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Cross-Dressing 11-Year-Old

Toddler and Teenager Expert Advice from Carleton Kendrick, Ed.M., LCSW

Q: My 11-year-old son has been locking himself in his room lately and I have tried to give him the privacy that a child his age needs. However, yesterday I was in his room and I looked in one of his open drawers. I found several articles of female clothing (mine). I think he is putting these clothes on when he has his door locked. When he was five, I would let him play dress-up in my clothes, but he seemed to enjoy it too much and I stopped.

Is this abnormal behavior? He loves sports and has had girlfriends. I'm just not sure how to handle this and I don't want to tell his father because I'm not sure how he would react. Should I confront him with this or just ignore it? Does this mean something about his sexual orientation?

A: Your son is most likely cross-dressing behind his locked door. A closed door is understandable on occasion for an 11-year-old, but a frequently locked door is a sure sign that a child is hiding something from his family. In your son's case, I would guess that he is hiding his cross-dressing because of the shame he feels about this behavior.

He may unconsciously want you to catch him in this cross-dressing as he has taken your clothing and your shoes, articles that you certainly would notice were missing. He also left these articles of clothing in view of anyone who came into his room and happened to look into his open drawer. An alternative explanation is that his cross-dressing has become somewhat of an obsession and that this has prevented him from thinking logically about his being discovered.

Most adult cross-dressing males began seriously cross-dressing in their early adolescence. Most cross-dressers are heterosexual. The behavior is harmless, except when this obsession becomes a problem in a relationship or in a family.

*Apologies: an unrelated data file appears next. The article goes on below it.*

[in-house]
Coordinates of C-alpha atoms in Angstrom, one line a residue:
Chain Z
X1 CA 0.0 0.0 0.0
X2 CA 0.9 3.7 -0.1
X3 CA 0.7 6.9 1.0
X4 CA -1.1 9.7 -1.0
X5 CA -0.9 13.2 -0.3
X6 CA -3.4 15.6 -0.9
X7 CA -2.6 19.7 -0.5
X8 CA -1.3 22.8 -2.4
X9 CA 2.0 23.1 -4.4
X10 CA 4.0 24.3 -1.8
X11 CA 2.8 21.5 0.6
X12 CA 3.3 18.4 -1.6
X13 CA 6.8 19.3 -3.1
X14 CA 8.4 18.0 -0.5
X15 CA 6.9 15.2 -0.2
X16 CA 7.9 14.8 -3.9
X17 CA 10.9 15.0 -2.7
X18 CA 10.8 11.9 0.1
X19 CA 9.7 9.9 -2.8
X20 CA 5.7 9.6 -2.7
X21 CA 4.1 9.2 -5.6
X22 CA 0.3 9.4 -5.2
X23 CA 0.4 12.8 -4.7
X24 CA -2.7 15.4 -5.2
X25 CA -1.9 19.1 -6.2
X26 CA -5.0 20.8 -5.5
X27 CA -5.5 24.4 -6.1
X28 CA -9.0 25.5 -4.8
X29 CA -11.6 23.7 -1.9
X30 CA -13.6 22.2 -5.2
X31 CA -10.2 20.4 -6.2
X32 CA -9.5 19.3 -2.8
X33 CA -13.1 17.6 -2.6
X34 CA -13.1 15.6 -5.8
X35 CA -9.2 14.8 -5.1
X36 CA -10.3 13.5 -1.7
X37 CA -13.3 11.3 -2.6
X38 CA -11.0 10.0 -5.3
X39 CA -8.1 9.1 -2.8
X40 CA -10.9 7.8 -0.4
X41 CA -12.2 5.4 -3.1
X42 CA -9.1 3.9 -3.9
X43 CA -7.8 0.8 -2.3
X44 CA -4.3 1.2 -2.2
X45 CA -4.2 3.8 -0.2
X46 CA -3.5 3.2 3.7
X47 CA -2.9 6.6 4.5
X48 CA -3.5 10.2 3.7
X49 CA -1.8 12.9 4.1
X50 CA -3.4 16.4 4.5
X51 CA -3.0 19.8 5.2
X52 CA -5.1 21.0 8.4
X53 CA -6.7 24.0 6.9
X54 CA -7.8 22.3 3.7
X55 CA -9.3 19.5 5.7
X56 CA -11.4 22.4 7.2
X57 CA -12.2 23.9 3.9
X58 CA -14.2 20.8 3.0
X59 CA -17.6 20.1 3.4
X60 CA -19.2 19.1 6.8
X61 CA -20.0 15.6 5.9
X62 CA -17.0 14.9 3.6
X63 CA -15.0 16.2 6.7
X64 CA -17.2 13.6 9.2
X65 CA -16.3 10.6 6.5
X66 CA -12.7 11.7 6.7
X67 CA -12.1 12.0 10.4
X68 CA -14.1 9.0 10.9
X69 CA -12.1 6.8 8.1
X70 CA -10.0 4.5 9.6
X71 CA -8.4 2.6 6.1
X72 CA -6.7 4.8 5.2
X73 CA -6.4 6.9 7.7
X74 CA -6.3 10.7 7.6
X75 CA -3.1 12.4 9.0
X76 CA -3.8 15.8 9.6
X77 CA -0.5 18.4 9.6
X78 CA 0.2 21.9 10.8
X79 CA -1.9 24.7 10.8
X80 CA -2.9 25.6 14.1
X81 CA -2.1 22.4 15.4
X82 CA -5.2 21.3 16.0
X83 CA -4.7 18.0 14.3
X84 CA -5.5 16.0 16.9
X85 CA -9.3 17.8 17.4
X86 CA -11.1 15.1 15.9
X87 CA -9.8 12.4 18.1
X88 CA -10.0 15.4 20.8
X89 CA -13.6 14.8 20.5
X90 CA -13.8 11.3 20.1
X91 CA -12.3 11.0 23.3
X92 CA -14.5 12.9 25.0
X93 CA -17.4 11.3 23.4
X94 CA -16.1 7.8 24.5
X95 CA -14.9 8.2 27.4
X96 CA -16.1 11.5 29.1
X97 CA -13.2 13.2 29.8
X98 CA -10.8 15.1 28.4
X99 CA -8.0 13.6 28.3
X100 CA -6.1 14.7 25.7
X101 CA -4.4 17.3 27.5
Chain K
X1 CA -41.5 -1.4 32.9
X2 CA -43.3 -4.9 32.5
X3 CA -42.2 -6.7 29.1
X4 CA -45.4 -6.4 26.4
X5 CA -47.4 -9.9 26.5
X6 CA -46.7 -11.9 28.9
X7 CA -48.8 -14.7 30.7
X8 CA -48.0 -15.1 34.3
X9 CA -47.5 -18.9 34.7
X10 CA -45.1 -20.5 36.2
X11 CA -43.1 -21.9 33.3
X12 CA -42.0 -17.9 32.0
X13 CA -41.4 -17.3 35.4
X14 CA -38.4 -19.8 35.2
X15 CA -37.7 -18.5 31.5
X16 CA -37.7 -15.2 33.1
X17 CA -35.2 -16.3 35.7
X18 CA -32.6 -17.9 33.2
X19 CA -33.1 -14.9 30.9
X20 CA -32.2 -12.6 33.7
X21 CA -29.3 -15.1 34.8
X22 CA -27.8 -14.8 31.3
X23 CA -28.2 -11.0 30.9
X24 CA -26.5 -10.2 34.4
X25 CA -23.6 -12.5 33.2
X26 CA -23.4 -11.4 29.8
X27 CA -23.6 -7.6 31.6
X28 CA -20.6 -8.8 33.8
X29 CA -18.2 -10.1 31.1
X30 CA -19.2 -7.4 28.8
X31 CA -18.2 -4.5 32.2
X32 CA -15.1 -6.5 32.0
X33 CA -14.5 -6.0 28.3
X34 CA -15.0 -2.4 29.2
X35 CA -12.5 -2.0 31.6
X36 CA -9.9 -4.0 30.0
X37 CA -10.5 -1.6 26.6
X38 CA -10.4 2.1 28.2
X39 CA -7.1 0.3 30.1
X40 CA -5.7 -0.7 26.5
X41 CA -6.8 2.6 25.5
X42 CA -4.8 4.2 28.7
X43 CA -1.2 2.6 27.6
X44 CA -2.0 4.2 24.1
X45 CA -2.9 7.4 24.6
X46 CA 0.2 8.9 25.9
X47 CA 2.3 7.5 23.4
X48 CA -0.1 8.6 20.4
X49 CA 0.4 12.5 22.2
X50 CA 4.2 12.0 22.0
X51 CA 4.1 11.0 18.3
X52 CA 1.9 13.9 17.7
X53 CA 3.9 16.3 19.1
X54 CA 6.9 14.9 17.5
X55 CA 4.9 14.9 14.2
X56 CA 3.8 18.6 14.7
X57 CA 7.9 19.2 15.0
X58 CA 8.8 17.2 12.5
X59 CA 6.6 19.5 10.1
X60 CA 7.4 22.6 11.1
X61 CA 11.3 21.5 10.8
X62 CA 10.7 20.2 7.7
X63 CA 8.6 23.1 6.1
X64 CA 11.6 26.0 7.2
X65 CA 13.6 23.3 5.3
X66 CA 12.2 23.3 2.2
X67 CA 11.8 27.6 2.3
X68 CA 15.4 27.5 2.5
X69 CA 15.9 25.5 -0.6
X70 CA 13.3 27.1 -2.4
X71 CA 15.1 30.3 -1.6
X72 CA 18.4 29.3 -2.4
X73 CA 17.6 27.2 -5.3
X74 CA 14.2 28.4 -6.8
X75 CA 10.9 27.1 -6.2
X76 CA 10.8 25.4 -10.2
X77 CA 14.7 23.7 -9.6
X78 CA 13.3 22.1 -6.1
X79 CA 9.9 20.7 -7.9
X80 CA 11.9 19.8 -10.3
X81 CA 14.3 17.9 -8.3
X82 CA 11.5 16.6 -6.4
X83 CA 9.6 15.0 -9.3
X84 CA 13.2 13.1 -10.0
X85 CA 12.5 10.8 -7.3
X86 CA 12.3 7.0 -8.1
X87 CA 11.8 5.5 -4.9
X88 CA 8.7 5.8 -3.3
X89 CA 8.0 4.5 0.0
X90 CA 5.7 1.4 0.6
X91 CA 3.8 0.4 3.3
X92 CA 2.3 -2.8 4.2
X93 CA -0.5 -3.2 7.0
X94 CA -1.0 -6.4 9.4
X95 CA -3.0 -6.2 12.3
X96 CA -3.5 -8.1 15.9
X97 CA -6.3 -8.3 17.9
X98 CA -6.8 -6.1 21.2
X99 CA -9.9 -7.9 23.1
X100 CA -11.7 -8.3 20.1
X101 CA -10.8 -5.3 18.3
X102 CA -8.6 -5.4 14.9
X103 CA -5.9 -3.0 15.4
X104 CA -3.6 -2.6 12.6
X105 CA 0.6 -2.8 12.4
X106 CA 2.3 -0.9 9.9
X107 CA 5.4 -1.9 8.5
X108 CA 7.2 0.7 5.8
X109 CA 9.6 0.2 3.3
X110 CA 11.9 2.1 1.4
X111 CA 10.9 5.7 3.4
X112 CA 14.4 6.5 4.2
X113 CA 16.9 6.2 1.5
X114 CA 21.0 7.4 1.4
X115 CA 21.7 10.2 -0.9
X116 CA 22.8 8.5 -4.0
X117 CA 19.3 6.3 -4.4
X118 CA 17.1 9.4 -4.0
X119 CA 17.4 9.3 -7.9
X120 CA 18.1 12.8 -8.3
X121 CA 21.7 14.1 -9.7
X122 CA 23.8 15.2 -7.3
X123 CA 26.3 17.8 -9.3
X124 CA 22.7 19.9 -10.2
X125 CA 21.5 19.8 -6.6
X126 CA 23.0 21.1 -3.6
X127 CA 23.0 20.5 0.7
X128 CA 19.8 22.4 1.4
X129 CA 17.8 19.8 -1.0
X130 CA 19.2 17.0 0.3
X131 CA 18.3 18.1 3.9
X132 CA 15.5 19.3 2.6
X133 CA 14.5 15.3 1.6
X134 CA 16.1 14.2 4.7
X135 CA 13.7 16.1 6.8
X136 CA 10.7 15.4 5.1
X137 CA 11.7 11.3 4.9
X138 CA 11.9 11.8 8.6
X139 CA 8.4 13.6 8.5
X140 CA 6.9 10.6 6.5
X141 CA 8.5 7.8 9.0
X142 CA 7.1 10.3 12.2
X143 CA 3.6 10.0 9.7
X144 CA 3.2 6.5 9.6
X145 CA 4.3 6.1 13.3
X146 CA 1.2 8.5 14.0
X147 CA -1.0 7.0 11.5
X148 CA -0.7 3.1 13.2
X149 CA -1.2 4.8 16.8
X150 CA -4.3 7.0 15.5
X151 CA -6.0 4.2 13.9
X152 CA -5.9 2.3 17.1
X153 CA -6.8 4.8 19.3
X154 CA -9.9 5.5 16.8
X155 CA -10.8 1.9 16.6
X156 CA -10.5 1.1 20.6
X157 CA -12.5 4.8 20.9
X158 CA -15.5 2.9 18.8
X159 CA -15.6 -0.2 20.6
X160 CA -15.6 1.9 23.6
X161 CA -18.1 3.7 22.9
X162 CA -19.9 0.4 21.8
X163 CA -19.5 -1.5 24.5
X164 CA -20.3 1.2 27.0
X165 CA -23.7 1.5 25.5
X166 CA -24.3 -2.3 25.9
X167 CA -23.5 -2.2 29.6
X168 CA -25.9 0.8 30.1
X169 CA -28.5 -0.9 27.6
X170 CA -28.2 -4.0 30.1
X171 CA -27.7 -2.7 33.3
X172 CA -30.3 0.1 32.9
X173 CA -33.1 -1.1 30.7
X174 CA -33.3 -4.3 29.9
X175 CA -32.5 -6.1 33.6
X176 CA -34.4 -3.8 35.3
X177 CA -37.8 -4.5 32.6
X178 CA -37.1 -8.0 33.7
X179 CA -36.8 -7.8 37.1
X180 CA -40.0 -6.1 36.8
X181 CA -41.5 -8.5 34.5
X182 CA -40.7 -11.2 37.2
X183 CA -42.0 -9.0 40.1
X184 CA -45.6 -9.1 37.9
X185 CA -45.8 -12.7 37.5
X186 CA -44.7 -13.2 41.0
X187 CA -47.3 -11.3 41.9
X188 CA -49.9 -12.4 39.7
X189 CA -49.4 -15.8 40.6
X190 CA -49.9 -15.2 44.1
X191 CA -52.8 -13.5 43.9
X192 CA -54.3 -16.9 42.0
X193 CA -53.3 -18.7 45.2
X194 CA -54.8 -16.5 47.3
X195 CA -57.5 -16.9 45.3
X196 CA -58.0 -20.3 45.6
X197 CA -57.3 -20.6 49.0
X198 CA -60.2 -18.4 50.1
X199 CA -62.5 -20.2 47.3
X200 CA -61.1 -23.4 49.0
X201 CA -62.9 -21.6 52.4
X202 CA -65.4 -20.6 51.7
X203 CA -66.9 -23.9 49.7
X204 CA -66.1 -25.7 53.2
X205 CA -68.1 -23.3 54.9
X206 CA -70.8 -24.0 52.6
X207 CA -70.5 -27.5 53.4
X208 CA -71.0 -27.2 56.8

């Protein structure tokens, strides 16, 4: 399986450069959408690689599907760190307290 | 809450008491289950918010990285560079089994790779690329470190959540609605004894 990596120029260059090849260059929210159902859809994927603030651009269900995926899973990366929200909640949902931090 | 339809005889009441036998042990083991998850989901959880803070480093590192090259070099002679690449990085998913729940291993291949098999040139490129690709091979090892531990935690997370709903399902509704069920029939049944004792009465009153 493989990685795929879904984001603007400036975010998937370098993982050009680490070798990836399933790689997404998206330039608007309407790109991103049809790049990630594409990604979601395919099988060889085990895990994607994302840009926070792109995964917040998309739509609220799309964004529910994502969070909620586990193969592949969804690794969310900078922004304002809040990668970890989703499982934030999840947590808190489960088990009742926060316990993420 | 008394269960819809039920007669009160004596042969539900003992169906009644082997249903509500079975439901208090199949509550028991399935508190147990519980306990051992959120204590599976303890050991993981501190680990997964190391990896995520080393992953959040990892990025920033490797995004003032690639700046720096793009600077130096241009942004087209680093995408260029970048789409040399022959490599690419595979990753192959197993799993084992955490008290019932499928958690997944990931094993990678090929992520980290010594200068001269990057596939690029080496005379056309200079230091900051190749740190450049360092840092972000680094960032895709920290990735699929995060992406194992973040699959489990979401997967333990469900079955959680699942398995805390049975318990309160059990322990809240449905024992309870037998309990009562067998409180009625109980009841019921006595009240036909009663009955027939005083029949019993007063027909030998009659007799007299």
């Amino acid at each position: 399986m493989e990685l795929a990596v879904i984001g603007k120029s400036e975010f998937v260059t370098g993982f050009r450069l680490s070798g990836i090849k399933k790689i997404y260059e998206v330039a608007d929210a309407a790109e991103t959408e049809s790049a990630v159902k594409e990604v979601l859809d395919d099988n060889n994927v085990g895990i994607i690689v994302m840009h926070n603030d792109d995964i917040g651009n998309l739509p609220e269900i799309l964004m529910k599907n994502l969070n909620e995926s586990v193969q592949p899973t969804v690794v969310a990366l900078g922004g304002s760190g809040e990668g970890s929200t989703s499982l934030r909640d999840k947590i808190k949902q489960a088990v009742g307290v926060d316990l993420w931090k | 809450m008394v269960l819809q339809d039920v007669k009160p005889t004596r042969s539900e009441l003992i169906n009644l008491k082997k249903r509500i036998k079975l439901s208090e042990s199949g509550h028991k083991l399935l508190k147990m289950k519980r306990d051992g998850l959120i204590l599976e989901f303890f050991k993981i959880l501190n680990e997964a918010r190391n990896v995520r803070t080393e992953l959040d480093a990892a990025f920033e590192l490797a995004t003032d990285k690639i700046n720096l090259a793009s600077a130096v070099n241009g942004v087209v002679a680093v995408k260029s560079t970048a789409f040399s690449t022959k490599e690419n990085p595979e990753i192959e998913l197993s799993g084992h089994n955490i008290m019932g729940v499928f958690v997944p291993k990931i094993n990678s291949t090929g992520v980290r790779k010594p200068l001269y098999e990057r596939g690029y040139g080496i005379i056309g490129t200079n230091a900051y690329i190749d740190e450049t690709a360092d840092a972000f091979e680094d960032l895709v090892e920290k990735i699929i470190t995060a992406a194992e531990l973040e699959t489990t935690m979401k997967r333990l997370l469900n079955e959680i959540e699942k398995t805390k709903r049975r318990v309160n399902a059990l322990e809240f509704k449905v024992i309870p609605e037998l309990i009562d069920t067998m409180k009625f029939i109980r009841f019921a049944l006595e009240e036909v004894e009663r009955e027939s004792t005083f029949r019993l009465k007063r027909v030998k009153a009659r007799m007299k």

Bring up the subject with your son, referring to your missing articles of clothing that you saw in his drawer. Ask him why he took them from you without your permission and, before he begins to lie to you out of shame, rhetorically ask him if he was dressing up in your clothing like he used to do when he was younger. Please do not blame him for this behavior. Tell him that you realize that this must be a very strong urge in him to make him take your clothes and lock his door. Explain that many boys engage in this behavior, which is true, and that most of these boys do it in secret as he is.

Get the names of some sexologist-therapists in your area, experienced therapists who have treated adolescent cross-dressers. Your son is sending up red flags to you that he can't handle his cross-dressing urges. Because of his other activities, it's understandable that he wouldn't want to appear as anything less than a "macho" young boy. Tell him that you are going to help him get the help that he needs so that he will not be so troubled by this behavior. Don't keep this secret from his father because family secrets like this always have a way of bringing more pain than less into the life of the family. Please caution your husband that he could severely harm your son's fragile emotional well-being if he in any way shames him after learning why he was in therapy. I know that you will get your son the professional help that you need.

More on: Expert Advice

Carleton Kendrick has been in private practice as a family therapist and has worked as a consultant for more than 20 years. He has conducted parenting seminars on topics ranging from how to discipline toddlers to how to stay connected with teenagers. Kendrick has appeared as an expert on national broadcast media such as CBS, Fox Television Network, Cable News Network, CNBC, PBS, and National Public Radio. In addition, he's been quoted in the New York Times, Washington Post, Chicago Tribune, Boston Globe, USA Today, Reader's Digest, BusinessWeek, Good Housekeeping, Woman's Day, and many other publications.


Please note: This "Expert Advice" area of FamilyEducation.com should be used for general information purposes only. Advice given here is not intended to provide a basis for action in particular circumstances without consideration by a competent professional. Before using this Expert Advice area, please review our General and Medical Disclaimers.

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